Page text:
Help me figure out this relay circuit?

Discussion in 'The Projects Forum' started by jsmith24, Apr 26, 2015.

  1. jsmith24

    Thread Starter New Member

    Jul 10, 2013
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    Hi all,

    I've been pounding my head against this for three hours, and I need fresh eyes. I think what I want to do can be done, it's just eluding me.

    This is all 12 volts DC, powered by a standalone SLA battery in the shed.

    What I Have:
    I have a circuit that raises a door in the morning and lowers it in the evening, using a timer and relays to reverse the direction of the DC motor. Currently, the timer has to stay on all day, then when it turns off it triggers the "down" relay (using the NC contact on the timer). There are limit switches at the top and bottom of the door which shuts off each relay, but the timer's internal relay stays on, and of course, uses power. This is "SchemA.jpg", here:

    [​IMG]

    What I Want:
    I'd like to have the timer come on for a minute or two, supplying power ONLY for that time while the door raises or lowers. My first thought was that I could have the limit switch run through the unused contacts on the opposite relay, that way, only the relay whose limit switch is closed gets power, the door travels, hits the limit switch and stops. However, once the door begins its travel, the originally "open" switch goes "closed", and as you can see in "SchemB.jpg" below, that means the opposite relay's coil is energized. (The red question marks).

    [​IMG]

    So, is there a way I can do this so that only one relay is energized at a time? The limit switches I used are the three terminal type, with a COM, NC, and NO terminal. The switches currently are using the NC terminal, so that when the door hits them, it breaks the circuit.

    Any suggestions are appreciated.

    Jack
     
  2. MikeML

    AAC Fanatic!

    Oct 2, 2009
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    The timing circuit has to be continuously powered throughout the 24 hour day, otherwise it will lose time reference. The only improvement would be to make the timer so it has two (non-relay) outputs: one to indicate direction, the other to have an output that is slightly longer than it takes the door to make its cycle.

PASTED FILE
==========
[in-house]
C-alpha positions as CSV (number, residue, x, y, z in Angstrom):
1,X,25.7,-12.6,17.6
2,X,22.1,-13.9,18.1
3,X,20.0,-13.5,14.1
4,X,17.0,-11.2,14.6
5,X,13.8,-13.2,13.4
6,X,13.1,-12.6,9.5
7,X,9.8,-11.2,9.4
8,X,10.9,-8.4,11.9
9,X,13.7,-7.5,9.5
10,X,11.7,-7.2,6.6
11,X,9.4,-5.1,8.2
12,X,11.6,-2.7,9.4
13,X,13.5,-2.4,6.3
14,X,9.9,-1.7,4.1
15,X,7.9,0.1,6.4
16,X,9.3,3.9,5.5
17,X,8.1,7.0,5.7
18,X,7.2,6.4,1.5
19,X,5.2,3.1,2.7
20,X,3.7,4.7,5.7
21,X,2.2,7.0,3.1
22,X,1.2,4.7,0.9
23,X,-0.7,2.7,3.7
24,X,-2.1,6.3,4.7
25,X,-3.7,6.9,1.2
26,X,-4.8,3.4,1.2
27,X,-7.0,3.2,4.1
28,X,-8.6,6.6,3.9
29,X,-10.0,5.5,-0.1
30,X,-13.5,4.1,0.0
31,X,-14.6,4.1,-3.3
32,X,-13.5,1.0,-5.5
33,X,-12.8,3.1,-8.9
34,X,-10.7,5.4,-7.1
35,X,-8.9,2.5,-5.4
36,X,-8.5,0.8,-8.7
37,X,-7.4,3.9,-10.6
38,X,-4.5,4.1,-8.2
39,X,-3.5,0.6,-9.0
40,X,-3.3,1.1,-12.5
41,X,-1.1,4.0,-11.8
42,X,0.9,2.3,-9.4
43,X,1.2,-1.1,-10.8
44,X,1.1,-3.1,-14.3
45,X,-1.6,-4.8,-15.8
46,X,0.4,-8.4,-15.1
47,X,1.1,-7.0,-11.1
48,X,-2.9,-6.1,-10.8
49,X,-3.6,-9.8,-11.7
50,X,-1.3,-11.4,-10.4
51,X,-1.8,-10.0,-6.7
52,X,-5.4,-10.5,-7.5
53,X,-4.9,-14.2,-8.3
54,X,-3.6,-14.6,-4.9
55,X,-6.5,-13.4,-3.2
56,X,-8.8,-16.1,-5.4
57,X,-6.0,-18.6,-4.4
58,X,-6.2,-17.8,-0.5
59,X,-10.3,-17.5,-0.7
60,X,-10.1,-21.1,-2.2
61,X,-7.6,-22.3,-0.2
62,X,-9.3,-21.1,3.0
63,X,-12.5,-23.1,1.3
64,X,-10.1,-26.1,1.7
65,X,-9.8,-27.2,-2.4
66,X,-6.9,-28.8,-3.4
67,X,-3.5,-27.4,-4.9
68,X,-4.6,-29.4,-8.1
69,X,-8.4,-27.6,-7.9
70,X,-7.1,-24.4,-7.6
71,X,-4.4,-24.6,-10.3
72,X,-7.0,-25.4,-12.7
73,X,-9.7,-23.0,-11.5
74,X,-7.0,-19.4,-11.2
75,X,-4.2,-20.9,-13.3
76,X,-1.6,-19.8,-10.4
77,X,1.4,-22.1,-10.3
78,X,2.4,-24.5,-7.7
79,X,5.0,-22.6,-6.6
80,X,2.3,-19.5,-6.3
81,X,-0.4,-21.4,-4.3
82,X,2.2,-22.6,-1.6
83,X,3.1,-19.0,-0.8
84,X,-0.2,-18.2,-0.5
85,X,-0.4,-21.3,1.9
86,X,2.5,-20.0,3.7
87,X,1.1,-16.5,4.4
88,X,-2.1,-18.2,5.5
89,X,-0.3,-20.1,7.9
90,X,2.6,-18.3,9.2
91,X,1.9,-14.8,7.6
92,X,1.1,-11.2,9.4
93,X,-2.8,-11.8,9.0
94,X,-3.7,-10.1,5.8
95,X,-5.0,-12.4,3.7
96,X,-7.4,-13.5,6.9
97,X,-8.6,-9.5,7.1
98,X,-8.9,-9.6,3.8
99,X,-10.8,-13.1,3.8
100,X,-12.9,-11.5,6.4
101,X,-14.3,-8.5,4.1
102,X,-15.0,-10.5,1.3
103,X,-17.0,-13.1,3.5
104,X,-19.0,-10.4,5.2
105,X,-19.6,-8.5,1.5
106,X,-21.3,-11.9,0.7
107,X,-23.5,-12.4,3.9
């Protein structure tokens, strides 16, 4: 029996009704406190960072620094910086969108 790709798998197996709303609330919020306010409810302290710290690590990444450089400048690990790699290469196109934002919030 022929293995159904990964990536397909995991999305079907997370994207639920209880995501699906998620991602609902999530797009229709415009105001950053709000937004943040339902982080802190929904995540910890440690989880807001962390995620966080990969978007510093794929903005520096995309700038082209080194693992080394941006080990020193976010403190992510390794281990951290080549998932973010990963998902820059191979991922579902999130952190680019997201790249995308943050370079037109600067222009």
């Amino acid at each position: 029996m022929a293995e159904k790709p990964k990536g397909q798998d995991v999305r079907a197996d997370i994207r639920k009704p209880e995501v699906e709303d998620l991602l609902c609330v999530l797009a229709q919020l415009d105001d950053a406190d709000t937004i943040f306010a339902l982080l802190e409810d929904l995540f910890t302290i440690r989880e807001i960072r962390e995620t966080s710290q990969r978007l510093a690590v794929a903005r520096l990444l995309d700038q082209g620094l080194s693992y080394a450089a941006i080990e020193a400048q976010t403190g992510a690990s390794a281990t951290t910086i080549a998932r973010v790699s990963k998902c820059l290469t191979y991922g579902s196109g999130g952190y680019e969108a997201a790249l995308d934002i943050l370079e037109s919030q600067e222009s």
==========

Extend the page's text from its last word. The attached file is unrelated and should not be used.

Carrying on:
Alternatively, one timer output could be asserted for the same duration as above in the morning, and the other would be asserted in the evening.

    Your problem stems from the timer you picked...

    How about using a solar detector to make the thing self-synchronizing?
     
  3. BillB3857

    Senior Member

    Feb 28, 2009
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  4. jsmith24

    Thread Starter New Member

    Jul 10, 2013
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    Thanks for the input, but the timer has its own battery (3 year Lithium) for time. The battery input is to operate the timer's internal relay. The timer is a THC15A Digital Time Switch, made by OKTimer.

    Thanks,

    Jack
     
  5. jsmith24

    Thread Starter New Member

    Jul 10, 2013
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    Hi BillB3857,

    Thanks for the link - it's interesting. I'm not sure, though, how adding a diode between the relays' output and coil input will select one relay to be on and keep the other off if power is applied to both. I'll keep looking at the schematic, but still foggy....

    Jack
     
  6. BillB3857

    Senior Member

    Feb 28, 2009
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    After a closer look at your first circuit, I guess I'm confused about the relays being energized all the time. Doesn't the up or down limit switch in your first circuit kill power from the battery negative pole until the timer flips to the other direction?
     
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  7. MikeML

    AAC Fanatic!

    Oct 2, 2009
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    Ok, but you are objecting to the fact that the internal timer relay is energized and drawing power for ~12 hours a day. There is no way to rig it so the relay inside the timer is only powered for a minute or so twice a day, which seems to be what you are trying to do???

    You could do this with two such timers. One whose relay would be energized for ~2min in the morning; the other whose relay would be energized for ~2min in the evening.
     
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  8. strantor

    AAC Fanatic!

    Oct 3, 2010
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    I don't know about this. Sounds a little hokey to me. You have a timer to control the door but you but you dont want the timer to powered, so you would need to control when it's powered, which would require a timer. A timer to control a timer?

    Maybe you need two timers; one for up, one for down. Timers that come on and stay on only for 30sec or so.
     
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  9. jsmith24

    Thread Starter New Member

    Jul 10, 2013
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    Yes, the relays are powered off when the limit switch(es) trip the negative. I was just looking for a way to cycle the timer to its "off" state and draw even less power during the day.